October 3, 2005
Eugenics conference explores
of genetic engineering
Eugenics and its controversial role in California history is the topic of the Sacramento State symposium "From Eugenics to Designer Babies: Engineering the California Dream" set for Friday, Oct. 21 at the University. The symposium will offer insight into past practices of state-endorsed eugenics and current efforts to promote genetic engineering, while addressing the field's political and social ramifications.
The free symposium will feature information about the foundations of the eugenics movement in California and ideas surrounding human modification, as well as ethical issues in genetic research. Former State Sen. Dede Alpert, who chaired the Genetics, Genetic Technologies and Public Policy Committee in the state Legislature, will discuss the recent apologies made by state officials for state-condoned eugenics practices. Other topics include the role of race and gender discrimination in the eugenics movement, the influence of plant and agriculture modification on eugenics, and the stem cell research debate in light of the recently-passed Prop. 71. A full schedule is available at www.csus.edu/cshpe/symposium05.
The symposium will be the culmination of a series of University lectures and exhibits on eugenics, starting with the "Human Plants, Human Harvest: Hidden History of California Eugenics" exhibition running through Oct. 21 in the University Library Gallery. An opening reception from 5 to 8 p.m., Tuesday, Oct. 4 in the gallery will feature a lecture by Paul Lombardo, director of the Program in Law and Medicine at University of Virginia's Center for Biomedical Ethics. Former State Sen. Art Torres will be the guest of honor for his work in overturning California's sterilization law in 1979.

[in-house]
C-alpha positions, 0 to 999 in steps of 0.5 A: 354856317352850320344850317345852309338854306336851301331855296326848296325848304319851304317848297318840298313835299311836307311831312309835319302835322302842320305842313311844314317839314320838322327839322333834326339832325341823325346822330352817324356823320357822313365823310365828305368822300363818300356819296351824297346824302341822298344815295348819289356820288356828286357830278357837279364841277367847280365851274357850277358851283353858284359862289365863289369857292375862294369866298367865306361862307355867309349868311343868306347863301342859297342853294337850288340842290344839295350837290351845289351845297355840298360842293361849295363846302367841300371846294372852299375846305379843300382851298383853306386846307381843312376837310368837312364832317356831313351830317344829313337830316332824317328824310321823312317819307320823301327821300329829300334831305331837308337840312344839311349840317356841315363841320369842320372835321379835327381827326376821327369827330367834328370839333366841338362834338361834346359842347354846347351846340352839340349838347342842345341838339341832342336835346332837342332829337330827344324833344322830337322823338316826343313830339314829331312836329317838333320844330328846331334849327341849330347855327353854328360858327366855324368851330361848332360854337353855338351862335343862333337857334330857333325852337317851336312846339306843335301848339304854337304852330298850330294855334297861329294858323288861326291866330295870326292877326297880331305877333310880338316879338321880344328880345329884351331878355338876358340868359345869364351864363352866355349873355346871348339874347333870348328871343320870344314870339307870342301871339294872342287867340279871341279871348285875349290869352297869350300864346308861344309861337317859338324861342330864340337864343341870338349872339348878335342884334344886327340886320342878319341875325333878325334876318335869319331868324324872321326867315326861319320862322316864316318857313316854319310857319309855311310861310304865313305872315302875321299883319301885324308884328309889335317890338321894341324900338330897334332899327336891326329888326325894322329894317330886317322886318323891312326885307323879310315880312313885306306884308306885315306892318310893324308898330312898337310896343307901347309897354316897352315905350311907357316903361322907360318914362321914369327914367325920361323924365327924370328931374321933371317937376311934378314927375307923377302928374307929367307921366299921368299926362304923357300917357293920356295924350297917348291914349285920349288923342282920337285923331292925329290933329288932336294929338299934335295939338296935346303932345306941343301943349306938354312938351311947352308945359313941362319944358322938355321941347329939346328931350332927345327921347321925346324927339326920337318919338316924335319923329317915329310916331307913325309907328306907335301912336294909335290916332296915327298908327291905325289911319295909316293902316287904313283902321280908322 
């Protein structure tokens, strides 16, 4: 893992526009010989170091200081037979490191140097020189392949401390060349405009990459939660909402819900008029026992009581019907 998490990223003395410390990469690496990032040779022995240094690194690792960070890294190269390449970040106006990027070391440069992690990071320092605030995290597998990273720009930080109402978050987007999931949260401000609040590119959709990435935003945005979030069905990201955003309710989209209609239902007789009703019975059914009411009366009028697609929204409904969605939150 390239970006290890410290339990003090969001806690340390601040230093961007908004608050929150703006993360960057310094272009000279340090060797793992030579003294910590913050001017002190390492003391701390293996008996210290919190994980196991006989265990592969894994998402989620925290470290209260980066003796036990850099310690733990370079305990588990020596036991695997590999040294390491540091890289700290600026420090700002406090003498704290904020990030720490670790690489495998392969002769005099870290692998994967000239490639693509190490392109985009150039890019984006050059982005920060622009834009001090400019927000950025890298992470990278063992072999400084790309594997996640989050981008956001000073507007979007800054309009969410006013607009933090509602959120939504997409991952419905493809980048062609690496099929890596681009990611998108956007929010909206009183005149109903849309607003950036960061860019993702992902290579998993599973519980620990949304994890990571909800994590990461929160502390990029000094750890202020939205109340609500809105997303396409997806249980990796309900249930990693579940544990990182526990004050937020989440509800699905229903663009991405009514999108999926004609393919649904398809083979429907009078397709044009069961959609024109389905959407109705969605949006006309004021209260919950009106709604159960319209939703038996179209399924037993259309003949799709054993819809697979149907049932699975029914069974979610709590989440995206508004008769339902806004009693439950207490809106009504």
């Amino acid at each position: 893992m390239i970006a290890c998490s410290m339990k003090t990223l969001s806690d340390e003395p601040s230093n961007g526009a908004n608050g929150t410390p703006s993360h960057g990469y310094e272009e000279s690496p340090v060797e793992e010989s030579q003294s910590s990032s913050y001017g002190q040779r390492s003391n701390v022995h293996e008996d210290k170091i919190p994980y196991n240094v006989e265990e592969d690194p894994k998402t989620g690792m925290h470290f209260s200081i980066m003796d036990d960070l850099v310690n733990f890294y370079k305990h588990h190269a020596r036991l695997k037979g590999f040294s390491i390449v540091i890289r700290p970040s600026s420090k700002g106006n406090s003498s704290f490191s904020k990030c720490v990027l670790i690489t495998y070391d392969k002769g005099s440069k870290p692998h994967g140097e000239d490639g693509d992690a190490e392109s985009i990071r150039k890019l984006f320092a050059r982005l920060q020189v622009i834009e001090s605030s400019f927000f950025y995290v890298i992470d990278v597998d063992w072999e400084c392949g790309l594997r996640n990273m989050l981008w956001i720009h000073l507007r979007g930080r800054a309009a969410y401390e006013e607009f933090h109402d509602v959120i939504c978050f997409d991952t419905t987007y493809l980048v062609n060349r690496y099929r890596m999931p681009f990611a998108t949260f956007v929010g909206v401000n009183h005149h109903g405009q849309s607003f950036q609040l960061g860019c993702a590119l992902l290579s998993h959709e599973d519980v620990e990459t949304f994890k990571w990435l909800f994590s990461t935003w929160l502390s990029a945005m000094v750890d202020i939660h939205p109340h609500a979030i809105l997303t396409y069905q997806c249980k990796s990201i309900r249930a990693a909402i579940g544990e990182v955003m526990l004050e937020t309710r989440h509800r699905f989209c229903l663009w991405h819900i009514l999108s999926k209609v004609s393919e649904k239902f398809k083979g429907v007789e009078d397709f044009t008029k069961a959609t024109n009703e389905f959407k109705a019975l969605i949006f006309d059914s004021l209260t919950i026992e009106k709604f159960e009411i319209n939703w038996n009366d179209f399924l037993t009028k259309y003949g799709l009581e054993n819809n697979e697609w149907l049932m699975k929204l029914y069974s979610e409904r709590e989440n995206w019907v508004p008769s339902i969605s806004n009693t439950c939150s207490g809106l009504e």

Another display, "Influence of Eugenics," will be available for viewing through Oct. 31 on the first floor of the Library.
A third exhibit documenting philanthropist Charles M. Goethe's role in eugenics from the 1920s through the '60s, his support of Sacramento State and the development of Sacramento will be open through Nov. 15 at Special Collections and University Archives in the Library. The opening reception will be from 5 to 7 p.m., Oct. 11.
A presentation and discussion on feminism and community health will feature eugenics researcher Wendy Kline, who is currently working on a project titled "Taking Their Bodies Back: A History of the Women's Health Movement," from 6 to 8 p.m., Oct. 20 in the Women's Resource Center in the Library. She will be a speaker the following day at the symposium.
Early in the last century, the scientific trend of genetic selection and "better" reproduction - dubbed "eugenics" - led to support of practices such as involuntary sterilization, immigrant restriction and racially biased IQ testing. California's state government authorized about one-third of the 60,000 sterilizations in the United States from 1910 to 1970.
For more information about the symposium, contact Sacramento State professor Chloe Burke, director of the Center for Science, History, Policy and Ethics, at (916) 278-5631 or visit www.csus.edu/cshpe/symposium05. For media assistance, contact the Sacramento State Public Affairs office at (916) 278-6156.
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